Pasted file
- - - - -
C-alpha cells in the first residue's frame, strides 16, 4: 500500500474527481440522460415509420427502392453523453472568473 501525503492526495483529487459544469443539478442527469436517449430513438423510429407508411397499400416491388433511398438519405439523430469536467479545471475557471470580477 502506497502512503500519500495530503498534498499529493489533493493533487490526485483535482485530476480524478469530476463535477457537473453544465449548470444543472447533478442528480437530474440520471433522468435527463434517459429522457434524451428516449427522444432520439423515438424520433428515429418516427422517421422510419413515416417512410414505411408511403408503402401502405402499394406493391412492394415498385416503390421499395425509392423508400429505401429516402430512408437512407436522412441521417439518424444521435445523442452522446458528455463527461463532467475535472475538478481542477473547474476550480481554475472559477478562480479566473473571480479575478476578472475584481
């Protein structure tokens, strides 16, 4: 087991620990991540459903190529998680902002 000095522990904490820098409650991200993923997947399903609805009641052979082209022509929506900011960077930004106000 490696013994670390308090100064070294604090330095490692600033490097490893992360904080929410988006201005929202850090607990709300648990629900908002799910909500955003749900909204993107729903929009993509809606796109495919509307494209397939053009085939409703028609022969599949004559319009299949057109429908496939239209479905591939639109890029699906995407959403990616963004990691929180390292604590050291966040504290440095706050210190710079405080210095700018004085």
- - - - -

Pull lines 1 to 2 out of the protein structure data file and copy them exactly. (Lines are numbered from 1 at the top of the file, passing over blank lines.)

C-alpha cells in the first residue's frame, strides 16, 4: 500500500474527481440522460415509420427502392453523453472568473 501525503492526495483529487459544469443539478442527469436517449430513438423510429407508411397499400416491388433511398438519405439523430469536467479545471475557471470580477 502506497502512503500519500495530503498534498499529493489533493493533487490526485483535482485530476480524478469530476463535477457537473453544465449548470444543472447533478442528480437530474440520471433522468435527463434517459429522457434524451428516449427522444432520439423515438424520433428515429418516427422517421422510419413515416417512410414505411408511403408503402401502405402499394406493391412492394415498385416503390421499395425509392423508400429505401429516402430512408437512407436522412441521417439518424444521435445523442452522446458528455463527461463532467475535472475538478481542477473547474476550480481554475472559477478562480479566473473571480479575478476578472475584481
């Protein structure tokens, strides 16, 4: 087991620990991540459903190529998680902002 000095522990904490820098409650991200993923997947399903609805009641052979082209022509929506900011960077930004106000 490696013994670390308090100064070294604090330095490692600033490097490893992360904080929410988006201005929202850090607990709300648990629900908002799910909500955003749900909204993107729903929009993509809606796109495919509307494209397939053009085939409703028609022969599949004559319009299949057109429908496939239209479905591939639109890029699906995407959403990616963004990691929180390292604590050291966040504290440095706050210190710079405080210095700018004085």